A new kind of identity fraud creates phony identities out of fake people and the U.S. government is expressing concern that this could become a go-to scheme for terrorists and organized crime.
Synthetic identity fraud creates, in effect, a new person by selecting the right social security number (SSN). This is a new twist to identity fraud, which typically uses an existing person’s identity to apply for credit or government benefits.
“The most common plan here is to randomly choose a SSN that wasn’t issued prior to 2011, when the [Social Security Administration] changed the rules on how SSNs were issued,” Kevin King, director of product marketing at ID Analytics, told Fox News.
“By choosing a number from this range, they can have reasonable confidence that there won’t already be a history of another person using that SSN. Many sites on the Internet provide guidance on how to do this,” King added.
While the schemes vary and the steps to establish a synthetic ID are different, very basically it can go something like this: the bad guy applies for a line of credit at a financial institution. While this can be rejected, the resulting credit inquiry generates a credit profile for the synthetic ID in the credit bureaus’ databases.
Once the synthetic ID is established via the generated credit profile (or credit file), the criminal again applies for credit, gets credit established, and then applies for multiple credit cards. The criminal in the final “bust out” stage waits until the credit score is high enough to yield a large payout, then charges the maximum on the card, as spelled out in a report from the Government Accountability Office (GAO).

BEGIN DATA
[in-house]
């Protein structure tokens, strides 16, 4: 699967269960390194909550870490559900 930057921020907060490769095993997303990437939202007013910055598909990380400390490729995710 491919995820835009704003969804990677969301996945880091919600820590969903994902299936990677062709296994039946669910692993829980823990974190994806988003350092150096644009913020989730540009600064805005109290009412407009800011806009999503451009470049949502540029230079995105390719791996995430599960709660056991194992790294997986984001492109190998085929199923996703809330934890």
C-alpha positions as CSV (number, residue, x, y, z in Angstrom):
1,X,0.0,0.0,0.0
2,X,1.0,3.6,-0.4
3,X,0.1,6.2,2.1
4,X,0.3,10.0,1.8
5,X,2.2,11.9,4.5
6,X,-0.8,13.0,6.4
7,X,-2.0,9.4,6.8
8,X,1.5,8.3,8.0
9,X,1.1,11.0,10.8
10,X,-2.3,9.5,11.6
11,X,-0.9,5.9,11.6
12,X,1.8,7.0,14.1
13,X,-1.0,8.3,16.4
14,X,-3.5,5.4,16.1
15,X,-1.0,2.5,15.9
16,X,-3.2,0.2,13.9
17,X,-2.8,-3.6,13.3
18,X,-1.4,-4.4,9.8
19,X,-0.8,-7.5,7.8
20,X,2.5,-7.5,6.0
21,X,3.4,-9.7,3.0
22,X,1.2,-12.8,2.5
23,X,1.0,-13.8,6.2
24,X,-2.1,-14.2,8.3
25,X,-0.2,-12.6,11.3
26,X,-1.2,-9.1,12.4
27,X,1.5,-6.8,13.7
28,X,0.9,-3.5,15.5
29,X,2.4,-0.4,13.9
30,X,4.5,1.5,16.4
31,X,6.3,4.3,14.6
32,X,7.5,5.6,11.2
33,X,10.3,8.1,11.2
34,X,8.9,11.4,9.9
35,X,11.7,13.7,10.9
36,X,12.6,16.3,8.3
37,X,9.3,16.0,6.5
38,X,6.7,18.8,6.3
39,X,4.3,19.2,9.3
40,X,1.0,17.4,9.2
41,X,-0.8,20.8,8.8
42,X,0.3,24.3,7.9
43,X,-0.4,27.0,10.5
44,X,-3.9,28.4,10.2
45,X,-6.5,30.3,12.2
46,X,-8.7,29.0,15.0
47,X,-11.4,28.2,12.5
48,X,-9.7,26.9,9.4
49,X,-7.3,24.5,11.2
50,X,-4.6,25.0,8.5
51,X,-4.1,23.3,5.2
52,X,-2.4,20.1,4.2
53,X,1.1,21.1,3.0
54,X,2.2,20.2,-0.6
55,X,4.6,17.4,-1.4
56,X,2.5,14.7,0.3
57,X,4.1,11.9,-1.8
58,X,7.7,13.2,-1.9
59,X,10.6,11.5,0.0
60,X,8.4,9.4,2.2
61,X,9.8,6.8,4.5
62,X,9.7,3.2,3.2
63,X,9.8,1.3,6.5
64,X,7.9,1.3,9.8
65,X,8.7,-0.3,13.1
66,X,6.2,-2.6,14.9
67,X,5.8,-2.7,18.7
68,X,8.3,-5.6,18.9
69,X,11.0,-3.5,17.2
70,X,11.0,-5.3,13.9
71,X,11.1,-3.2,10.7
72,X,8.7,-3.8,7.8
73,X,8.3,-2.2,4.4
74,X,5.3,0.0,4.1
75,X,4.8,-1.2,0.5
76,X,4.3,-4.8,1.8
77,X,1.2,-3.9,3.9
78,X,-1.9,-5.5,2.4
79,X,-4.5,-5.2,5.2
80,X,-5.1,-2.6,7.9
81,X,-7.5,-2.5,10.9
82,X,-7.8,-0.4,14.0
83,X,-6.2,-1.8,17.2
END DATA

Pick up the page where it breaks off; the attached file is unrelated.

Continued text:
The key to a large payoff is patience. “Patient fraudsters will try and mimic the patterns of young people or new immigrants – accepting poor credit offers at first and paying them off, to build up their credit score – with the ultimate goal of accessing big credit lines and charging off for large financial gain,” King said.
Organized crime, terrorists pose a threat
While individuals are the most common offenders, large-scale schemes are also used by bad guys to fund organized crime and terrorism, according to the GAO report.
In a forum convened last year by the government agency, panelists said that synthetic identities have been used to obtain state-issued identity documents for acquiring passports. Panelists also stated that synthetic identities have been used to “finance terrorists over long periods of time without being detected by law enforcement.”
The problem is, terrorists – or any kind of organized crime – can potentially use synthetic identities to enter and move around the U.S. undetected, the GAO said.
“We’ve seen synthetic identity fraud rings which have seemingly obvious associations to organized crime — so that is a significant issue,” ID Analytics’ King said.
“I can’t directly speak to terrorism … other than to point out that the factors which make these schemes appealing for organized crime would (in theory) also make them appealing to anyone else trying to conceal or fabricate an identity,” King added.